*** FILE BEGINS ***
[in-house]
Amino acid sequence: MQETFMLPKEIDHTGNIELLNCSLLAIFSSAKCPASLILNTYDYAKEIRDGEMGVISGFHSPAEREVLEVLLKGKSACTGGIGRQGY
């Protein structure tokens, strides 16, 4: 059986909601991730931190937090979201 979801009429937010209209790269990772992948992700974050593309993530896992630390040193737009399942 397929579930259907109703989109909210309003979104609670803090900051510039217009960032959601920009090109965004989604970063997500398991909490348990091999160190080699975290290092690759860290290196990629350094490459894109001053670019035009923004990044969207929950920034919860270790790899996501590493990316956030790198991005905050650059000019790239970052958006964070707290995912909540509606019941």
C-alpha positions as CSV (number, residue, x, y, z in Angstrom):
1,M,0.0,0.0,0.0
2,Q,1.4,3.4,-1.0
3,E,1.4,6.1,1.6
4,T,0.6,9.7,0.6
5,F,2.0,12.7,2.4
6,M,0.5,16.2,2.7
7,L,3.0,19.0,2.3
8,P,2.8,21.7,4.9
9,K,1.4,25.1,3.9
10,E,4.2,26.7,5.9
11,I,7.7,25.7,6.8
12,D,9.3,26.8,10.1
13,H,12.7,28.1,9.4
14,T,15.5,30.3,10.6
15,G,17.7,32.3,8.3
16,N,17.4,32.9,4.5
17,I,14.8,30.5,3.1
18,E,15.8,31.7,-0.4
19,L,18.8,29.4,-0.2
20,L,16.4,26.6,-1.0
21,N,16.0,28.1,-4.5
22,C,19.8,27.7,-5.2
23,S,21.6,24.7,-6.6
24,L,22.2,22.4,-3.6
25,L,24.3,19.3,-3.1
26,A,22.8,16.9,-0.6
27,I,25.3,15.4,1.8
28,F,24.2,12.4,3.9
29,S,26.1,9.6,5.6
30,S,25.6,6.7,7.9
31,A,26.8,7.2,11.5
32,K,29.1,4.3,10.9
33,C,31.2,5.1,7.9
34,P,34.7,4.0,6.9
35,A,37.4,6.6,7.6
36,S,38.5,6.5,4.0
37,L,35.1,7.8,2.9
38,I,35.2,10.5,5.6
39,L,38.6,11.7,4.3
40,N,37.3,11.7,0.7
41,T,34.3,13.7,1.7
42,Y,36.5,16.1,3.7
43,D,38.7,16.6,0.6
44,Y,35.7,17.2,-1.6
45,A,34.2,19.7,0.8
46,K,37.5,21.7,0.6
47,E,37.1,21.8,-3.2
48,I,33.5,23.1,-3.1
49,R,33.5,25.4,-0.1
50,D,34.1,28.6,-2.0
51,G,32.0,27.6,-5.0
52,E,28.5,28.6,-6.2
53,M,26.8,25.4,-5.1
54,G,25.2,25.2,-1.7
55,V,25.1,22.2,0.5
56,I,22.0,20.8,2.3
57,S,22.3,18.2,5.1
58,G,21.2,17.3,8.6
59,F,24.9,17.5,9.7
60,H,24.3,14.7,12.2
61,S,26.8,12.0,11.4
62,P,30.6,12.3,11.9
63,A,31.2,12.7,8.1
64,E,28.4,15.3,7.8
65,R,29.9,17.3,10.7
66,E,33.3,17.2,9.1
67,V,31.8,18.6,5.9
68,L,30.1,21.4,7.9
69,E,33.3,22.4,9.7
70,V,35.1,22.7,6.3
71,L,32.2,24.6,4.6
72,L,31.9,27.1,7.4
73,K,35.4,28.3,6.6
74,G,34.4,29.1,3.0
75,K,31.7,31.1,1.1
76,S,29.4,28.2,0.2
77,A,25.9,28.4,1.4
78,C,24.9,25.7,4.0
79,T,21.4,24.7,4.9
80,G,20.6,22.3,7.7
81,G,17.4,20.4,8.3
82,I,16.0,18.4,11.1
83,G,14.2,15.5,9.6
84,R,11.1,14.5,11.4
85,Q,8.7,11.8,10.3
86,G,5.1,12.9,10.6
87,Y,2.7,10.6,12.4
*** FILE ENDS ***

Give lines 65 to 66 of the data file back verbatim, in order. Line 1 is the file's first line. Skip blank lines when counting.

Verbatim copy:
61,S,26.8,12.0,11.4
62,P,30.6,12.3,11.9